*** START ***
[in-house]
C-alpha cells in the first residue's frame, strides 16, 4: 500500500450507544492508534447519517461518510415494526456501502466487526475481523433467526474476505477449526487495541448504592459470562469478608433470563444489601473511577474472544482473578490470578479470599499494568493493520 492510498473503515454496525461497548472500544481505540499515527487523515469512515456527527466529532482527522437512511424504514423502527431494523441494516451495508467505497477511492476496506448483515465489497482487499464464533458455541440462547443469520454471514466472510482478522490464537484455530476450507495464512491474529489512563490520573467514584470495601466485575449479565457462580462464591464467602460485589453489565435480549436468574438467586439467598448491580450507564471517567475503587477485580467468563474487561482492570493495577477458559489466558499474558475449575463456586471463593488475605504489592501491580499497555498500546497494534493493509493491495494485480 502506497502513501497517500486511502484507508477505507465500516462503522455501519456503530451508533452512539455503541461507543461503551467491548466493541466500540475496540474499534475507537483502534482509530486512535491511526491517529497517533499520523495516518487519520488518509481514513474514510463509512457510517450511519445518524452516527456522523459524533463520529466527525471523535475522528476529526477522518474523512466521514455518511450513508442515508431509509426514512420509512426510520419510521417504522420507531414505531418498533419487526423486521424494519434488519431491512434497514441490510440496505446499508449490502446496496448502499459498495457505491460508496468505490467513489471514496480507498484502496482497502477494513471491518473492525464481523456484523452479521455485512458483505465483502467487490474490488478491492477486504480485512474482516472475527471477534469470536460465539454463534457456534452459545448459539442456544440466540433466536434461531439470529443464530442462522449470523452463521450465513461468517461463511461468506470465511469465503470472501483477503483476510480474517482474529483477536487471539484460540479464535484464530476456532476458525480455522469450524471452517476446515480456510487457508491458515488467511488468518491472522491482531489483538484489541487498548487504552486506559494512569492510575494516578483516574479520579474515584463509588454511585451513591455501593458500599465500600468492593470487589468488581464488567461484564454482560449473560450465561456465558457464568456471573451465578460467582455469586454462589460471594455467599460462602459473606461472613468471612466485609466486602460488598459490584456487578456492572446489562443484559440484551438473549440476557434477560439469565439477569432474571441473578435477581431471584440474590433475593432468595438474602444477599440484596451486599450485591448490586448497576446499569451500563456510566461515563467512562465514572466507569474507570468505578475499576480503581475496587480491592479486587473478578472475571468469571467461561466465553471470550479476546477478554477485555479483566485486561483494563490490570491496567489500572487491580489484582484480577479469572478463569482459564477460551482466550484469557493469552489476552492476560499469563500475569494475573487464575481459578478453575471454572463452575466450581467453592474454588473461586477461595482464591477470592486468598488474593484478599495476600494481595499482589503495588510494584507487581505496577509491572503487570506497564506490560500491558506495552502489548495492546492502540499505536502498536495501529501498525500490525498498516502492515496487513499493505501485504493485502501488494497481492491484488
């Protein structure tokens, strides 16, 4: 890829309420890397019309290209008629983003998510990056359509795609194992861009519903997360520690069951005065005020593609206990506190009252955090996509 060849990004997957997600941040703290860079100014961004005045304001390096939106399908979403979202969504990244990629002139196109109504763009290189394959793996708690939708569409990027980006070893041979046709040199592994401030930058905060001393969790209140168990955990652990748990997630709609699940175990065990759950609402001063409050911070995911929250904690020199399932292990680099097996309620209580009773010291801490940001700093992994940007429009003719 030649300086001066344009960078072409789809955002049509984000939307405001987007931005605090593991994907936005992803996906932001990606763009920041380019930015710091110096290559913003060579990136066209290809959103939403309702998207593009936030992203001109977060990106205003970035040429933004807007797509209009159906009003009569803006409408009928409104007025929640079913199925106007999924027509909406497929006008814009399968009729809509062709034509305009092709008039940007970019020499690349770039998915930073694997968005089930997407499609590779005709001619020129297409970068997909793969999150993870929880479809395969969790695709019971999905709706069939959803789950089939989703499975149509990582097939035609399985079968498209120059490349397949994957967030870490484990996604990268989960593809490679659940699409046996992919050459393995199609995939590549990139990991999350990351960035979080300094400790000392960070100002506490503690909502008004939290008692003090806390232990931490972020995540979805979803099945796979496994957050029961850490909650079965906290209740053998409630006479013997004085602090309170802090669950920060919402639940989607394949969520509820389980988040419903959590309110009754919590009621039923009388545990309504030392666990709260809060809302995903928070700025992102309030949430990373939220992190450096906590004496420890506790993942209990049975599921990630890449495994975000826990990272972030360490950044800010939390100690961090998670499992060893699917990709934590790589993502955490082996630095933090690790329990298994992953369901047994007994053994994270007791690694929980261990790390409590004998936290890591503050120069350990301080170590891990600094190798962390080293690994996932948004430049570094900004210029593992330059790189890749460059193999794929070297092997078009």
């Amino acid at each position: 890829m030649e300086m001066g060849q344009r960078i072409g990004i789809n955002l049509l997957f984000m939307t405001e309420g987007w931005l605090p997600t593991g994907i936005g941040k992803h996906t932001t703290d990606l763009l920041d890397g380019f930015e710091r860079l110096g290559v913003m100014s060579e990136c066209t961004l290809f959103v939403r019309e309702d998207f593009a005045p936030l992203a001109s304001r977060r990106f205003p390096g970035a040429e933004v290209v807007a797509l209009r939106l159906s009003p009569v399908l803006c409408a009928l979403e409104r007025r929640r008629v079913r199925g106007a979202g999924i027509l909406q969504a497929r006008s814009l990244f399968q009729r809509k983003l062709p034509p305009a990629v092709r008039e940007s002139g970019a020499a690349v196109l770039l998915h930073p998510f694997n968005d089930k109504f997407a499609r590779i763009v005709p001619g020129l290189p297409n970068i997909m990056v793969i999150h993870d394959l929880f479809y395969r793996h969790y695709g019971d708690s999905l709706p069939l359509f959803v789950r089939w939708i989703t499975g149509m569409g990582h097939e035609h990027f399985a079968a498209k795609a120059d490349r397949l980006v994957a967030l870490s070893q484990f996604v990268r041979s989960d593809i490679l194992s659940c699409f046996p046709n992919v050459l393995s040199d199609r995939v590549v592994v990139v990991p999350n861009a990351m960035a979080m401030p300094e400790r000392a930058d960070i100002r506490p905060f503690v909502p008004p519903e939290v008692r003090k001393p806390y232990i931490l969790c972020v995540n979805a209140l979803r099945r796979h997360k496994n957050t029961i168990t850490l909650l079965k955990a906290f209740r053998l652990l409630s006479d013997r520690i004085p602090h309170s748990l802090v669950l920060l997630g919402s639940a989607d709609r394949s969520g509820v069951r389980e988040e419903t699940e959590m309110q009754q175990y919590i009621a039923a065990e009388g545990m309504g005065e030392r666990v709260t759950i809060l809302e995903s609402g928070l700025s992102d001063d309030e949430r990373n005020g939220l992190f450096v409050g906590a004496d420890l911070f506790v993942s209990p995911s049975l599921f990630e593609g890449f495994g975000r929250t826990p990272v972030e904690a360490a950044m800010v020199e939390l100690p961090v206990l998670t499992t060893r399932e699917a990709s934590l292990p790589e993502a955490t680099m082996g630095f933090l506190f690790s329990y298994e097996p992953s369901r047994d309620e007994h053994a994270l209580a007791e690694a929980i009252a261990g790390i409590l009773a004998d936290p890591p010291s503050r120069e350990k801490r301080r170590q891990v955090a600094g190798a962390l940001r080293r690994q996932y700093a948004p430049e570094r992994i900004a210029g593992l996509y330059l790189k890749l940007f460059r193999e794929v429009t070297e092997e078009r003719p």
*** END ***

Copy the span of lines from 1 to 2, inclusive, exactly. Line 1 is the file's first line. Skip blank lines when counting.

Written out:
[in-house]
C-alpha cells in the first residue's frame, strides 16, 4: 500500500450507544492508534447519517461518510415494526456501502466487526475481523433467526474476505477449526487495541448504592459470562469478608433470563444489601473511577474472544482473578490470578479470599499494568493493520 492510498473503515454496525461497548472500544481505540499515527487523515469512515456527527466529532482527522437512511424504514423502527431494523441494516451495508467505497477511492476496506448483515465489497482487499464464533458455541440462547443469520454471514466472510482478522490464537484455530476450507495464512491474529489512563490520573467514584470495601466485575449479565457462580462464591464467602460485589453489565435480549436468574438467586439467598448491580450507564471517567475503587477485580467468563474487561482492570493495577477458559489466558499474558475449575463456586471463593488475605504489592501491580499497555498500546497494534493493509493491495494485480 502506497502513501497517500486511502484507508477505507465500516462503522455501519456503530451508533452512539455503541461507543461503551467491548466493541466500540475496540474499534475507537483502534482509530486512535491511526491517529497517533499520523495516518487519520488518509481514513474514510463509512457510517450511519445518524452516527456522523459524533463520529466527525471523535475522528476529526477522518474523512466521514455518511450513508442515508431509509426514512420509512426510520419510521417504522420507531414505531418498533419487526423486521424494519434488519431491512434497514441490510440496505446499508449490502446496496448502499459498495457505491460508496468505490467513489471514496480507498484502496482497502477494513471491518473492525464481523456484523452479521455485512458483505465483502467487490474490488478491492477486504480485512474482516472475527471477534469470536460465539454463534457456534452459545448459539442456544440466540433466536434461531439470529443464530442462522449470523452463521450465513461468517461463511461468506470465511469465503470472501483477503483476510480474517482474529483477536487471539484460540479464535484464530476456532476458525480455522469450524471452517476446515480456510487457508491458515488467511488468518491472522491482531489483538484489541487498548487504552486506559494512569492510575494516578483516574479520579474515584463509588454511585451513591455501593458500599465500600468492593470487589468488581464488567461484564454482560449473560450465561456465558457464568456471573451465578460467582455469586454462589460471594455467599460462602459473606461472613468471612466485609466486602460488598459490584456487578456492572446489562443484559440484551438473549440476557434477560439469565439477569432474571441473578435477581431471584440474590433475593432468595438474602444477599440484596451486599450485591448490586448497576446499569451500563456510566461515563467512562465514572466507569474507570468505578475499576480503581475496587480491592479486587473478578472475571468469571467461561466465553471470550479476546477478554477485555479483566485486561483494563490490570491496567489500572487491580489484582484480577479469572478463569482459564477460551482466550484469557493469552489476552492476560499469563500475569494475573487464575481459578478453575471454572463452575466450581467453592474454588473461586477461595482464591477470592486468598488474593484478599495476600494481595499482589503495588510494584507487581505496577509491572503487570506497564506490560500491558506495552502489548495492546492502540499505536502498536495501529501498525500490525498498516502492515496487513499493505501485504493485502501488494497481492491484488